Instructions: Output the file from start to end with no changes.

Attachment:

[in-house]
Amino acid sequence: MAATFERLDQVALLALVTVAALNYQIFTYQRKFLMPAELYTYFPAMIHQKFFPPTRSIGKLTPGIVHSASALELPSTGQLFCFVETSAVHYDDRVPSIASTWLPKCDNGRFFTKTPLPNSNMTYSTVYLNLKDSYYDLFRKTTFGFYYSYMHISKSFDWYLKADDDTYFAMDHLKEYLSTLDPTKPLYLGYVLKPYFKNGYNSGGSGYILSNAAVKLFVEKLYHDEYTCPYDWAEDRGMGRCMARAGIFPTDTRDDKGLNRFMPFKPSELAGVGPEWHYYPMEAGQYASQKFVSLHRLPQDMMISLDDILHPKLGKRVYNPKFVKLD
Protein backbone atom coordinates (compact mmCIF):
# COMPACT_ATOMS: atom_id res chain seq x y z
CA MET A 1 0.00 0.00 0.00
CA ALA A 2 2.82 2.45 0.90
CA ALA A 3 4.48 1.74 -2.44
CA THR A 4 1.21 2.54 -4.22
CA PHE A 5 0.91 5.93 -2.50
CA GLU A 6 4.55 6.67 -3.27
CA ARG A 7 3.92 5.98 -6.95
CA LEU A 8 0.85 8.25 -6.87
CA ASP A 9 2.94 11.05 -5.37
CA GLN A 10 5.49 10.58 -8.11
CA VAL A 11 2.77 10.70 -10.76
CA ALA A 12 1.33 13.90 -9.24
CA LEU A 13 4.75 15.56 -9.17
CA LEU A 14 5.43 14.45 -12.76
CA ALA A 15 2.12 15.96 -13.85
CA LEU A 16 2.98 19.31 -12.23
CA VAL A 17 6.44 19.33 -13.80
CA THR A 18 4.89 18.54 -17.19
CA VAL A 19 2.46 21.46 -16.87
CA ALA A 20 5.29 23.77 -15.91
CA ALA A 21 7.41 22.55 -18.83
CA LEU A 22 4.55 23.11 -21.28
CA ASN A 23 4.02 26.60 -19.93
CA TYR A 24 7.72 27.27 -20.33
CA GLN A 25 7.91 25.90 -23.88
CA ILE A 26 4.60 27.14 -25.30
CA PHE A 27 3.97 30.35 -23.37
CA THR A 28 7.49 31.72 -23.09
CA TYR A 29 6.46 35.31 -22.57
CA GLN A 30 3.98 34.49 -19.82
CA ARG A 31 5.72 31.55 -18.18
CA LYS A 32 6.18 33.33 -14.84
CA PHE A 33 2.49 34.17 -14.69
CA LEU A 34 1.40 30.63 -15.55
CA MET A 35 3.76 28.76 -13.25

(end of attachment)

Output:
[in-house]
Amino acid sequence: MAATFERLDQVALLALVTVAALNYQIFTYQRKFLMPAELYTYFPAMIHQKFFPPTRSIGKLTPGIVHSASALELPSTGQLFCFVETSAVHYDDRVPSIASTWLPKCDNGRFFTKTPLPNSNMTYSTVYLNLKDSYYDLFRKTTFGFYYSYMHISKSFDWYLKADDDTYFAMDHLKEYLSTLDPTKPLYLGYVLKPYFKNGYNSGGSGYILSNAAVKLFVEKLYHDEYTCPYDWAEDRGMGRCMARAGIFPTDTRDDKGLNRFMPFKPSELAGVGPEWHYYPMEAGQYASQKFVSLHRLPQDMMISLDDILHPKLGKRVYNPKFVKLD
Protein backbone atom coordinates (compact mmCIF):
# COMPACT_ATOMS: atom_id res chain seq x y z
CA MET A 1 0.00 0.00 0.00
CA ALA A 2 2.82 2.45 0.90
CA ALA A 3 4.48 1.74 -2.44
CA THR A 4 1.21 2.54 -4.22
CA PHE A 5 0.91 5.93 -2.50
CA GLU A 6 4.55 6.67 -3.27
CA ARG A 7 3.92 5.98 -6.95
CA LEU A 8 0.85 8.25 -6.87
CA ASP A 9 2.94 11.05 -5.37
CA GLN A 10 5.49 10.58 -8.11
CA VAL A 11 2.77 10.70 -10.76
CA ALA A 12 1.33 13.90 -9.24
CA LEU A 13 4.75 15.56 -9.17
CA LEU A 14 5.43 14.45 -12.76
CA ALA A 15 2.12 15.96 -13.85
CA LEU A 16 2.98 19.31 -12.23
CA VAL A 17 6.44 19.33 -13.80
CA THR A 18 4.89 18.54 -17.19
CA VAL A 19 2.46 21.46 -16.87
CA ALA A 20 5.29 23.77 -15.91
CA ALA A 21 7.41 22.55 -18.83
CA LEU A 22 4.55 23.11 -21.28
CA ASN A 23 4.02 26.60 -19.93
CA TYR A 24 7.72 27.27 -20.33
CA GLN A 25 7.91 25.90 -23.88
CA ILE A 26 4.60 27.14 -25.30
CA PHE A 27 3.97 30.35 -23.37
CA THR A 28 7.49 31.72 -23.09
CA TYR A 29 6.46 35.31 -22.57
CA GLN A 30 3.98 34.49 -19.82
CA ARG A 31 5.72 31.55 -18.18
CA LYS A 32 6.18 33.33 -14.84
CA PHE A 33 2.49 34.17 -14.69
CA LEU A 34 1.40 30.63 -15.55
CA MET A 35 3.76 28.76 -13.25